In this paper, we present measurements of the plasma viscosity of the common buff-tailed bumblebee Bombus terrestris with temperature, using particle tracking microrheology. This technique is particularly useful for the study of the rheological properties of the plasma. In the haemolymph, however, the tracer beads would only probe the suspension medium of the blood cells, the plasma, and not the haemolymph, because the distance between the haemocytes is greater than the size of the tracer beads (1 µm in diameter). A different technique is therefore needed to study the rheology of the whole fluid, the plasma and the blood cells, such as the one used to study hornworm haemolymph (Kenny et al., 2018), which requires larger sample volumes. However, an interesting aspect of the microrheology technique used here for haemolymph is that it can detect spatial heterogeneities in the rheology of the material by analysis of different tracers localised in the sample. It could therefore be used to detect haemolymph coagulation by observing beads immersed in different areas of the sample, whether liquid or gel. This technique could also complement recent measurements using nanorheological magnetic rotational spectroscopy with nanorods, which has allowed the quantitative study of nucleation of cell aggregates during coagulation (Aprelev et al., 2019). In this active microrheology technique, a magnetic torque is applied to 10 µm long nanorods. The response of the material, probed at the nanorod scale, can be probed in the non-linear large deformation regime, and may depend on the amplitude of the magnetic torque. In the clot, for example, the nanorod may destroy the structure under a significant torque and the analysis of the rheological properties may not be straightforward. With our particle tracking technique, in contrast, only the linear regime of small deformation is probed, by thermal agitation of the tracer beads. As they provide information in different deformation regimes and at different length scales, the two techniques are complementary.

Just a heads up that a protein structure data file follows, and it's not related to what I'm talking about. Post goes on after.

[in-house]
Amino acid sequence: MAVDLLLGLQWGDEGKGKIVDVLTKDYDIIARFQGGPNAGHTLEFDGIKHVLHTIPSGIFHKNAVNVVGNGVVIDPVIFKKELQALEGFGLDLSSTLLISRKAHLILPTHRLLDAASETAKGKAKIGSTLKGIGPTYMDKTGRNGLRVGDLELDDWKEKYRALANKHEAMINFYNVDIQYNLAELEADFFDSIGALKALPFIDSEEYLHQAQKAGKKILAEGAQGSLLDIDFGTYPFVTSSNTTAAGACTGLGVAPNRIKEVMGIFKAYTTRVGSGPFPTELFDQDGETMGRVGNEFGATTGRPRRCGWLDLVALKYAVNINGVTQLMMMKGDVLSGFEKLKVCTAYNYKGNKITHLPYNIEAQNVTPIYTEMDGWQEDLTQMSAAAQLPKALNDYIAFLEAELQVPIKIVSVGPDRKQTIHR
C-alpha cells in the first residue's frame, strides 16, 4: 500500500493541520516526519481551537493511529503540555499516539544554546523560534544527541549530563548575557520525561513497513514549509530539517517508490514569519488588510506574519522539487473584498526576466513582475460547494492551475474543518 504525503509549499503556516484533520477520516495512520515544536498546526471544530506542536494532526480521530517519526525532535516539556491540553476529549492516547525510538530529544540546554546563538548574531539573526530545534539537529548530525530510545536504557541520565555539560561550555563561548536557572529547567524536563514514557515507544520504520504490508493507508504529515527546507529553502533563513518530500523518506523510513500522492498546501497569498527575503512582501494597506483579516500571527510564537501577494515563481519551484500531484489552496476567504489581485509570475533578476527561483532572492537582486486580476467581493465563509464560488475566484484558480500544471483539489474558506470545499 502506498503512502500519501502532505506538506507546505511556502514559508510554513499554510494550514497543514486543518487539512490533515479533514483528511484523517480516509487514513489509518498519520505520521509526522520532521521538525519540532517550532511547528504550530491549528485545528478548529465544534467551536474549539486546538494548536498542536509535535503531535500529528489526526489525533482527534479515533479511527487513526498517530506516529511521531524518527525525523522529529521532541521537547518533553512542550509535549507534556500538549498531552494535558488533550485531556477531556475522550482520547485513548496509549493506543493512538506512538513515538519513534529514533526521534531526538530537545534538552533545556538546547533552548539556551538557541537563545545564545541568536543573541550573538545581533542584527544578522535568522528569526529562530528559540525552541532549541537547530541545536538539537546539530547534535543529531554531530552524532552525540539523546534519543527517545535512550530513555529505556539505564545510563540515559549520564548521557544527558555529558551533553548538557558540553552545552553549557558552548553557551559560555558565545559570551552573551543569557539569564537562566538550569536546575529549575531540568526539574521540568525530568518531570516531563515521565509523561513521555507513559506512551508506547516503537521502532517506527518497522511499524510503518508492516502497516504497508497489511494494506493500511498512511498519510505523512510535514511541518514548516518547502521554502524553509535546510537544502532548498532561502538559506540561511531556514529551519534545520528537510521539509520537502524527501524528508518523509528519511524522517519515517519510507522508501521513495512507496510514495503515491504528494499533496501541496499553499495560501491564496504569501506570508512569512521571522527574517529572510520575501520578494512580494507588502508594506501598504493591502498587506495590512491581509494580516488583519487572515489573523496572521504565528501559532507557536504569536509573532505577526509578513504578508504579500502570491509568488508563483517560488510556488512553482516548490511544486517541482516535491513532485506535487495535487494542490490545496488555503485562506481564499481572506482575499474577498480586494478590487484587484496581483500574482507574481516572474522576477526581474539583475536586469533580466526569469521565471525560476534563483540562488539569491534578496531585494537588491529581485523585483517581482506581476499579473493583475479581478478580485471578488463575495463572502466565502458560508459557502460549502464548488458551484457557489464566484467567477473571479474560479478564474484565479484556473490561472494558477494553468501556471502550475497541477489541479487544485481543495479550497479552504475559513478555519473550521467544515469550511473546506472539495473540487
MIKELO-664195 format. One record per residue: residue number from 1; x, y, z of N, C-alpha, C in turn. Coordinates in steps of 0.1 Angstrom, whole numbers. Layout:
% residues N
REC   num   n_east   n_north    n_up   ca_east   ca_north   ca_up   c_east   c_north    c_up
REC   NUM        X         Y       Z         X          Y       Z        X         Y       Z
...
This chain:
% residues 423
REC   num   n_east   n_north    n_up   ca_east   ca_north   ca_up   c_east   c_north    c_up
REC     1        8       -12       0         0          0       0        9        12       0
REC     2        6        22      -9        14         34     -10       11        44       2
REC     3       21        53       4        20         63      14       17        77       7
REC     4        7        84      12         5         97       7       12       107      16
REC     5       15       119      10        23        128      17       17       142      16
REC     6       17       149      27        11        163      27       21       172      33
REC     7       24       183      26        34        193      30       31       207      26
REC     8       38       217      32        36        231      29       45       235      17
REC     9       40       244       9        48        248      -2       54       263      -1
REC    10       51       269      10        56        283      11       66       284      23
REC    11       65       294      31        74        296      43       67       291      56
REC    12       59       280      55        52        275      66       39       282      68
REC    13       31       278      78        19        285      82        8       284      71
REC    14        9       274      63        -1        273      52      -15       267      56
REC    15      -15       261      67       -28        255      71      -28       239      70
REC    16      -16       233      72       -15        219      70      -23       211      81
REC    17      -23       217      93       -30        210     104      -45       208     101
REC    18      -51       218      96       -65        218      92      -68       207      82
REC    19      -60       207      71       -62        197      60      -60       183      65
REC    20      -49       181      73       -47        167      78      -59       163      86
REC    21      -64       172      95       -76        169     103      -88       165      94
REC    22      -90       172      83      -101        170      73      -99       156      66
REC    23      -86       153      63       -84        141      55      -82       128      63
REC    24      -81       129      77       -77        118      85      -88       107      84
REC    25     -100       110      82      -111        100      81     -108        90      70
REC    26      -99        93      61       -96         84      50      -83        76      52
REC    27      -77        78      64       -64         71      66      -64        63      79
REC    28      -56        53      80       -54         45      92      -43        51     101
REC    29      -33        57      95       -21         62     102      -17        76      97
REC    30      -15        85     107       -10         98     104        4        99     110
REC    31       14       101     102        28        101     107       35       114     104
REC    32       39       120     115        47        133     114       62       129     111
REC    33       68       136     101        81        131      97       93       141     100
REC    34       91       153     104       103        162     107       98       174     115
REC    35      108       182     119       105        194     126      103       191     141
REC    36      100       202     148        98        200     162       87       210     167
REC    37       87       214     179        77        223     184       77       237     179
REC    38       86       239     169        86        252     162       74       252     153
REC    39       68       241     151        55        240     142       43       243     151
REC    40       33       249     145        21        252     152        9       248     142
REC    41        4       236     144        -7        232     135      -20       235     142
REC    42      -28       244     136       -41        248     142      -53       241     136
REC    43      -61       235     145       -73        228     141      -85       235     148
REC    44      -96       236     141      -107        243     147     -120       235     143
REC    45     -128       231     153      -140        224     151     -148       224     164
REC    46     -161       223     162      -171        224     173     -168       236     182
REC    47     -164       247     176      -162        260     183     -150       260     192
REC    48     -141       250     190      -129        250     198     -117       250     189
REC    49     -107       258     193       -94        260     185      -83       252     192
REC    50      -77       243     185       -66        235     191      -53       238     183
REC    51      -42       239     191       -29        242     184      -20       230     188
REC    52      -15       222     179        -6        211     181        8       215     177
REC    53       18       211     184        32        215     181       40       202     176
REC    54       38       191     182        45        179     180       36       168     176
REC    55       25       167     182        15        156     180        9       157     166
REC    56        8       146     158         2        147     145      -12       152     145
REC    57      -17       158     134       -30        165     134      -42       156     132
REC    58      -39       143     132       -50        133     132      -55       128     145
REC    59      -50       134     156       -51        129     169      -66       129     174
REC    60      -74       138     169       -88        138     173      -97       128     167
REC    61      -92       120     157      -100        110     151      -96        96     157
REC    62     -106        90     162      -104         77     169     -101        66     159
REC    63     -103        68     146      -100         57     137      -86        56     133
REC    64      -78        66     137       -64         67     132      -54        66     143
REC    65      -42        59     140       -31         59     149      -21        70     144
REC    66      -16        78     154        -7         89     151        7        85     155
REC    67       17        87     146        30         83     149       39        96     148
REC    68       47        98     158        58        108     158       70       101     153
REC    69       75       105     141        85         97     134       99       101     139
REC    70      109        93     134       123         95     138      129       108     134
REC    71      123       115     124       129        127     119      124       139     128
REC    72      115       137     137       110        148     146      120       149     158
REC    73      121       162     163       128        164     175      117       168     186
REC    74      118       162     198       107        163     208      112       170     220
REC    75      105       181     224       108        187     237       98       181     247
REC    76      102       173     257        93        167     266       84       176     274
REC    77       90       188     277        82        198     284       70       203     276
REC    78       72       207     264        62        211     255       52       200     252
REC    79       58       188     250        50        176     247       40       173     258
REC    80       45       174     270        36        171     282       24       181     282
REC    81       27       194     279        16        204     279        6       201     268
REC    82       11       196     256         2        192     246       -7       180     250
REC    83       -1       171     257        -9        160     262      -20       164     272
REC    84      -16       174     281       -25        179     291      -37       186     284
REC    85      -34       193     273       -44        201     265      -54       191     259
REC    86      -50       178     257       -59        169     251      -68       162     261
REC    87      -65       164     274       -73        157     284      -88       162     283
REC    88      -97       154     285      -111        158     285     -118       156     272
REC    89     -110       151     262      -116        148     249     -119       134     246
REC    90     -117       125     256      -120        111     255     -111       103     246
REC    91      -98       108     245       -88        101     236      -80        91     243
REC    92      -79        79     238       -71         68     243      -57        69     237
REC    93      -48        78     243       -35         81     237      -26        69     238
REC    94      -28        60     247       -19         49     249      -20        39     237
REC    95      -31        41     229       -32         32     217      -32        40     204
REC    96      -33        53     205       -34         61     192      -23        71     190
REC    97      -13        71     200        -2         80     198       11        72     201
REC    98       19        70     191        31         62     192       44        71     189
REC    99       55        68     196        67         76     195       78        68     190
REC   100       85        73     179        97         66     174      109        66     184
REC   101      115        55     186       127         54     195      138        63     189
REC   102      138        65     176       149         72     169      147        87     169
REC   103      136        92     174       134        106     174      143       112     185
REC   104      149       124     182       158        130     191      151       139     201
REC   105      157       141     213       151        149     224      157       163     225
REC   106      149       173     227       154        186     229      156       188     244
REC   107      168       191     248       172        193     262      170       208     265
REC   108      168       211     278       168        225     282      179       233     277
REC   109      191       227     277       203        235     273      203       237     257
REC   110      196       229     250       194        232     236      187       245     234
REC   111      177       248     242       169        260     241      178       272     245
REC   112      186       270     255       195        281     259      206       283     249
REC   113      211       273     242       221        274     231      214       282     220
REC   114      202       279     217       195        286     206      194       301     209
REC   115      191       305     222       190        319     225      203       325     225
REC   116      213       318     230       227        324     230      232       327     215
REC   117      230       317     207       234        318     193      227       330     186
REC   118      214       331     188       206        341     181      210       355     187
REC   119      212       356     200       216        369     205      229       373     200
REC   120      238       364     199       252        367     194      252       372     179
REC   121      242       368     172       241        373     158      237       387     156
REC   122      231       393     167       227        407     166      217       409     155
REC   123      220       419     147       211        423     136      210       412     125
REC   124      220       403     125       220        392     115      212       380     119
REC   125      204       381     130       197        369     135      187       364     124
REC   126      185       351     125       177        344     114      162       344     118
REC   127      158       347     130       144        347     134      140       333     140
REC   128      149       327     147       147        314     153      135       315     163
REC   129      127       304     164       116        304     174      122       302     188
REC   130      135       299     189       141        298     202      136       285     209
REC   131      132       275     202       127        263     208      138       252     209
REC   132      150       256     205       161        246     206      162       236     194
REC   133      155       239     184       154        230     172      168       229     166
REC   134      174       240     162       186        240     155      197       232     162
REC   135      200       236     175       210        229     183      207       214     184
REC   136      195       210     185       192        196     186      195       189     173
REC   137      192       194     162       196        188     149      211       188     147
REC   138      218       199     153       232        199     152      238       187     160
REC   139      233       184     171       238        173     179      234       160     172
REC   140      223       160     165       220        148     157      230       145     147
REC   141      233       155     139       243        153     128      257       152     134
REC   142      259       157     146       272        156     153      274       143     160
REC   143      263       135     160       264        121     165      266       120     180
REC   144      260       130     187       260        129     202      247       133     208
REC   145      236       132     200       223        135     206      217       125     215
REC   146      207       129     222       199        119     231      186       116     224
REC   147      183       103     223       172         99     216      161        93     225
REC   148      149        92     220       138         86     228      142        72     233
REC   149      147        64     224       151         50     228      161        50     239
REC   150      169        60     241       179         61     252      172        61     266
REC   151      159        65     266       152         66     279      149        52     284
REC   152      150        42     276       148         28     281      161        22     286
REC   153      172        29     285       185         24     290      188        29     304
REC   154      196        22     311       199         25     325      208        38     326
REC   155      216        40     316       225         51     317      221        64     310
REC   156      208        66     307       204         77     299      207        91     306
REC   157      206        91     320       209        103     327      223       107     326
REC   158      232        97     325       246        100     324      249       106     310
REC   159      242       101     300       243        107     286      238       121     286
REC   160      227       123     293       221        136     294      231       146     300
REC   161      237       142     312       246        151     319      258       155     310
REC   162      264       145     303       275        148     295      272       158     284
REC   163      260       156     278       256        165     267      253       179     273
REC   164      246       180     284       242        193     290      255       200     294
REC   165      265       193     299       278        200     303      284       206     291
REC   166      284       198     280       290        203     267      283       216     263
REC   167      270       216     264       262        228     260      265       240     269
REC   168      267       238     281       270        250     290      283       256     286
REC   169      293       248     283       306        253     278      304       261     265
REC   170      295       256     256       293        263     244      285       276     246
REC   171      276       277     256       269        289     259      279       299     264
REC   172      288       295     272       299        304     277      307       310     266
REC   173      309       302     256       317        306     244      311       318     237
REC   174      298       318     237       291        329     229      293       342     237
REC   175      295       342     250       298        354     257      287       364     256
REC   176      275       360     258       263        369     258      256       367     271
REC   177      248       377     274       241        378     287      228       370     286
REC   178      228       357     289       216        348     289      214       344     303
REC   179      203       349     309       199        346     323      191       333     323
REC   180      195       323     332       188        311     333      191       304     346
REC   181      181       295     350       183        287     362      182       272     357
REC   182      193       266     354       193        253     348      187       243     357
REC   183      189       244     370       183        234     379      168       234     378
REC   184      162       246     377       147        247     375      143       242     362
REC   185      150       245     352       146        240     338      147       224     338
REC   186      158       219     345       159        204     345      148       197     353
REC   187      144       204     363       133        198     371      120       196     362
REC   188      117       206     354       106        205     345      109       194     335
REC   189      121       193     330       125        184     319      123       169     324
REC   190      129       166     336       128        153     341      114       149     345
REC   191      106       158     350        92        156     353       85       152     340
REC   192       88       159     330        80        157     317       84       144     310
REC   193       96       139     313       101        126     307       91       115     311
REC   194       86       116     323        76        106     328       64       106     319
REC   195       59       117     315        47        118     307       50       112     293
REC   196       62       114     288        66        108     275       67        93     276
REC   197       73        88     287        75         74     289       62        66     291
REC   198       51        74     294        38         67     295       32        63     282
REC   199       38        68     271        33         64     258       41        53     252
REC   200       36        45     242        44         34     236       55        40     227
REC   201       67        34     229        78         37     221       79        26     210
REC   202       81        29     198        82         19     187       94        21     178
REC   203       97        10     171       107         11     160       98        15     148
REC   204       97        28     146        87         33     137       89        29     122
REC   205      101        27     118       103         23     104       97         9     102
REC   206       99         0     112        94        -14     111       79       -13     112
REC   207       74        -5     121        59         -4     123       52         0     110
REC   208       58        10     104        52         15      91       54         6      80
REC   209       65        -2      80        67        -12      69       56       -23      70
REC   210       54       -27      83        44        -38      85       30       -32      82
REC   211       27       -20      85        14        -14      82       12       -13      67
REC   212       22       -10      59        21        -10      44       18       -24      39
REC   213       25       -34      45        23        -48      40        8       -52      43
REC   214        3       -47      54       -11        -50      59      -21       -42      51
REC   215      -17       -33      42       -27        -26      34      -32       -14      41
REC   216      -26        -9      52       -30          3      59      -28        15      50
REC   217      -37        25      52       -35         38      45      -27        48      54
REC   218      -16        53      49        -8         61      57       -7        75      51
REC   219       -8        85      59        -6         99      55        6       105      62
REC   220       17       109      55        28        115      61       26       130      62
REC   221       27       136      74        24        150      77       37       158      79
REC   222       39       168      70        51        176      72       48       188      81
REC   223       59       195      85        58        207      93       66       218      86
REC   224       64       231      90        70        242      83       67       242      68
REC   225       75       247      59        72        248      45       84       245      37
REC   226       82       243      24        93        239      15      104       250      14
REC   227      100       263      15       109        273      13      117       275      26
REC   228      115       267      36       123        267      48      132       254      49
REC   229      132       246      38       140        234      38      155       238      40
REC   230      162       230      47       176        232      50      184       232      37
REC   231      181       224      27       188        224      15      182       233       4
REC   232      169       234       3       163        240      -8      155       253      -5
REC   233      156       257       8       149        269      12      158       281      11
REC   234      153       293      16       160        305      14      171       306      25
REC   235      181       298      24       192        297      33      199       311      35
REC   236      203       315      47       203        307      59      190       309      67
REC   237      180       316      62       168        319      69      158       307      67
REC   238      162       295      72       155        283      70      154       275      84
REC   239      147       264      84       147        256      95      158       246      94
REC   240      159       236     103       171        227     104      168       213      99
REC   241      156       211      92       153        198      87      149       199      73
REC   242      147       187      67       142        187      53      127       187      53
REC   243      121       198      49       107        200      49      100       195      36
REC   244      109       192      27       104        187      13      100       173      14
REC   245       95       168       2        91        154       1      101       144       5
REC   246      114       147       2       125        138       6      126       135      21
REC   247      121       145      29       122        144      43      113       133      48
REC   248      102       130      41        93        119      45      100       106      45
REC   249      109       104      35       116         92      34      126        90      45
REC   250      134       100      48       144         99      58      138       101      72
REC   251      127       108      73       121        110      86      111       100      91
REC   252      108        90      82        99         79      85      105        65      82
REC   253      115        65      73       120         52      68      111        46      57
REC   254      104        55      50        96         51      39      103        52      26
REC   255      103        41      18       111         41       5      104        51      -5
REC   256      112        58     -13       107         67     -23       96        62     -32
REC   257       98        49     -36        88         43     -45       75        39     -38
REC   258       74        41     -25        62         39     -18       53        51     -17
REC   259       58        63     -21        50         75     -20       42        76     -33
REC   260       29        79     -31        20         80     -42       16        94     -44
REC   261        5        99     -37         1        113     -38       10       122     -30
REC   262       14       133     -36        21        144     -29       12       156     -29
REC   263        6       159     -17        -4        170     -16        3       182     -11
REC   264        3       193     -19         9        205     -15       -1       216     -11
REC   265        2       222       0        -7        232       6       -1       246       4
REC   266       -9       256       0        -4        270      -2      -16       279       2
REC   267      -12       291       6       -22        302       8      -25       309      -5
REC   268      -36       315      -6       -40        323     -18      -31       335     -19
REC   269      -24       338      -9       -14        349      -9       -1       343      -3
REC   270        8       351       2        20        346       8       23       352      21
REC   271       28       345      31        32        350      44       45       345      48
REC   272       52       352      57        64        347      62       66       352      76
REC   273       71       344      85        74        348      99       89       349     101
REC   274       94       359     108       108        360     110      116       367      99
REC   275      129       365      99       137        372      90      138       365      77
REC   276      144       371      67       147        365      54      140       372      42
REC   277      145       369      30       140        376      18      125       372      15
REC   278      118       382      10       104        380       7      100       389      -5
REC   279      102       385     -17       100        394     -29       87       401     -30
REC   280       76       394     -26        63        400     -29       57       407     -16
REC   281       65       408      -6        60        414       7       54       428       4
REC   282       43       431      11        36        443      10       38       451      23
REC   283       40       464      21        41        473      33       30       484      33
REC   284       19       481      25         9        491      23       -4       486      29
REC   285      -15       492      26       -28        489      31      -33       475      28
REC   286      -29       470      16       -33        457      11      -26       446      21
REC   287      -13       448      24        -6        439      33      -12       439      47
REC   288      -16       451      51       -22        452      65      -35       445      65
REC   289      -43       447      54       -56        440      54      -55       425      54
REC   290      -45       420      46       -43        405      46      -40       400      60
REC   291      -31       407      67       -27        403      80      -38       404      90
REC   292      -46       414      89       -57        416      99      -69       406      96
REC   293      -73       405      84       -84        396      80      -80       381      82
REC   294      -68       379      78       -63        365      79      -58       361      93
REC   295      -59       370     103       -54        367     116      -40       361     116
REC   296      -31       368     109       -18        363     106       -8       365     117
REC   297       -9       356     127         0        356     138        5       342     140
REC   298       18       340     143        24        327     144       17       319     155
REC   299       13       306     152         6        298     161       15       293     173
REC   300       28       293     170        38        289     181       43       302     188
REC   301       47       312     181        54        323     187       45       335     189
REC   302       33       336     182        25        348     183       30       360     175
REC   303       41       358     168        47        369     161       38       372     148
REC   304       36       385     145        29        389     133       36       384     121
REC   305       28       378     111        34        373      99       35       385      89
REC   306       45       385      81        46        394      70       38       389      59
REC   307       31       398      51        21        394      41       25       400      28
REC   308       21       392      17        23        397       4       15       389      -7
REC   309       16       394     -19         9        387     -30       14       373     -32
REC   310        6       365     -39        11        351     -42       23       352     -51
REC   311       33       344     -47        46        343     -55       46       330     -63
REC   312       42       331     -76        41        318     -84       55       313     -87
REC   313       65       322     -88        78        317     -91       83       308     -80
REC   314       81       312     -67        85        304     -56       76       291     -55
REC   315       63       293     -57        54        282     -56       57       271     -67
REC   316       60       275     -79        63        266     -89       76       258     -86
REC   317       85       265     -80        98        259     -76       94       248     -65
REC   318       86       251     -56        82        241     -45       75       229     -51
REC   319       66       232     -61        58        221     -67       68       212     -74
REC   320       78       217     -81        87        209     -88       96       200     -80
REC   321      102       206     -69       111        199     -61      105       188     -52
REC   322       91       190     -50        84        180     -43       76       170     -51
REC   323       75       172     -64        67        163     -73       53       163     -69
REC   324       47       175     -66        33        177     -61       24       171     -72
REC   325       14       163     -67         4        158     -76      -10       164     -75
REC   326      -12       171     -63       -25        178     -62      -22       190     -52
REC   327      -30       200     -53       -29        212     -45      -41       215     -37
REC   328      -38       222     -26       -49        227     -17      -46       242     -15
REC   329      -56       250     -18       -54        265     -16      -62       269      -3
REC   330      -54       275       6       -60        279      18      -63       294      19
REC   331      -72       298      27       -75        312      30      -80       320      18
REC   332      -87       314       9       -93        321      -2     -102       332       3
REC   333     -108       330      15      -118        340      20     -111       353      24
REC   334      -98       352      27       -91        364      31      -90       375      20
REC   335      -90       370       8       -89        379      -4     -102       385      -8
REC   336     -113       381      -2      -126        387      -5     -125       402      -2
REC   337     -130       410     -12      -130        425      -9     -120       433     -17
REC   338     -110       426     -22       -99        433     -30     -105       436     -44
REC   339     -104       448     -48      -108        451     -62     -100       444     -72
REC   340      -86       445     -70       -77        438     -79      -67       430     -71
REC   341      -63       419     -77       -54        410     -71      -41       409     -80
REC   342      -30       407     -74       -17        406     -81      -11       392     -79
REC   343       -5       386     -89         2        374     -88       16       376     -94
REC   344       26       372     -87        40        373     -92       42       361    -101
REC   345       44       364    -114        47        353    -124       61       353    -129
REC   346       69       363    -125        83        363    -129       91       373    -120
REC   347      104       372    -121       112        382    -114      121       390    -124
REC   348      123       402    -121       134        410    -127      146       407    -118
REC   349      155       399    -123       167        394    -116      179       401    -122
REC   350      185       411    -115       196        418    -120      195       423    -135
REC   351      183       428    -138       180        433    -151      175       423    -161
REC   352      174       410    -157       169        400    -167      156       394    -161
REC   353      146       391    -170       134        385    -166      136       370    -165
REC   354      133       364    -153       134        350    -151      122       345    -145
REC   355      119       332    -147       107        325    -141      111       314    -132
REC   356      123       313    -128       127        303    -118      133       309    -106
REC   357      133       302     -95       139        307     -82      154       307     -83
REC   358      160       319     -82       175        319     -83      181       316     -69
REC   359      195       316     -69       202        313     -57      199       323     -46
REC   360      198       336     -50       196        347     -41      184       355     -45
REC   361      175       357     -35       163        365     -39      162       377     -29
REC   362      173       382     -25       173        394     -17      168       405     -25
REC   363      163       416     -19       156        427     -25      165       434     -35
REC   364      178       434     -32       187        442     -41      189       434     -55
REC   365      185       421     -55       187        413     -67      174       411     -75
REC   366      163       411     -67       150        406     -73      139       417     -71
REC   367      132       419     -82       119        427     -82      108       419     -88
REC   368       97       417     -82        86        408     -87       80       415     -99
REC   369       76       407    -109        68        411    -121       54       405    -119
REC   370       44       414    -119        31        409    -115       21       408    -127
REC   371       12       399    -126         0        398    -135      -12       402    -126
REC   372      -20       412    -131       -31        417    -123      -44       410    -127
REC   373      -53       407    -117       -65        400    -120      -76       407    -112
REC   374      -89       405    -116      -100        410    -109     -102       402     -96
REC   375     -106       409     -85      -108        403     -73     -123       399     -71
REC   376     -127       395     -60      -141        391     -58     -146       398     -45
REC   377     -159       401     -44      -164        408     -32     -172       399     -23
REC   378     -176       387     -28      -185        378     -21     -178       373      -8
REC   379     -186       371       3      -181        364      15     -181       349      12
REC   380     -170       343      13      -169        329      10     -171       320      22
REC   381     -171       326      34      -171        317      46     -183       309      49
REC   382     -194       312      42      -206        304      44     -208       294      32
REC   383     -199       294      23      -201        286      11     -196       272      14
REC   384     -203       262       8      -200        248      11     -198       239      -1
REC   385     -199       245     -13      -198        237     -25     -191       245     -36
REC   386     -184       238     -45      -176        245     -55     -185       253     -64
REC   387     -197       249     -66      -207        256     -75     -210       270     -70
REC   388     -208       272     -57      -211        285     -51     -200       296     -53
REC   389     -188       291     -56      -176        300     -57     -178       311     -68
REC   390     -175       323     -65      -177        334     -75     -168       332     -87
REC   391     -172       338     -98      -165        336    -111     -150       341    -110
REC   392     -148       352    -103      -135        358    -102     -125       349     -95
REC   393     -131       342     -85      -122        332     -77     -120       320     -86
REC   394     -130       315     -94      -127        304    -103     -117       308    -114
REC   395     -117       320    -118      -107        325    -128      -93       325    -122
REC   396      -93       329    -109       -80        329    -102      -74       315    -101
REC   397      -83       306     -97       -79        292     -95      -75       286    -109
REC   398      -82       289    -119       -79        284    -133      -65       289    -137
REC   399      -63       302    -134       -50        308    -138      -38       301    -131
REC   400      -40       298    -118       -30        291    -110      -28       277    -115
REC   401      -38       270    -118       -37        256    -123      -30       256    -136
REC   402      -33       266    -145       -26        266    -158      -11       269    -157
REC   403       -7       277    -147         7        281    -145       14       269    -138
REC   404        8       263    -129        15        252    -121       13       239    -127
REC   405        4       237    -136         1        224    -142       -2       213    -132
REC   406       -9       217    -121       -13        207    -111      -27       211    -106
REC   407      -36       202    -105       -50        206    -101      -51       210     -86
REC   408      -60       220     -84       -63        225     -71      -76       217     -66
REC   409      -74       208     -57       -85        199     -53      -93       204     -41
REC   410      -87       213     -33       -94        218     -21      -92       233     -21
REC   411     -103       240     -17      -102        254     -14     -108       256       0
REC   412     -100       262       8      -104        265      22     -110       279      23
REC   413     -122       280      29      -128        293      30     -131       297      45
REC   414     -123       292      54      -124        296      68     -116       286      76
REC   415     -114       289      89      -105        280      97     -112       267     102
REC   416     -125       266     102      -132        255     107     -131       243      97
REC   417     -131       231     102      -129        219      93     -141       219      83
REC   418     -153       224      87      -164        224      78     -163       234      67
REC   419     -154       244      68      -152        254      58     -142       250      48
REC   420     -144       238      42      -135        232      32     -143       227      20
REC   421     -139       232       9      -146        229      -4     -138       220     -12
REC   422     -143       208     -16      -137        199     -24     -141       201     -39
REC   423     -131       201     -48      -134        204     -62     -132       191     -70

Our efforts focused on bumblebees because, among the declining insects, they play a crucial role in the pollination of crops and wild plants in temperate regions and are particularly sensitive to temperature increases (Heinrich, 2004; Soroye et al., 2020; Martinet et al., 2021). The rheology of the bumblebee plasma was studied in two geometries, one open to air and the other sealed. In the sealed geometry, which prevents contamination and evaporation, we compared the plasma viscosity of bumblebees B. terrestris with that of hornworm larvae measured by Kenny et al. (2018). In open geometry, we measured the evaporation dynamics of the plasma drop as a function of temperature, as well as the associated characteristic evaporation times.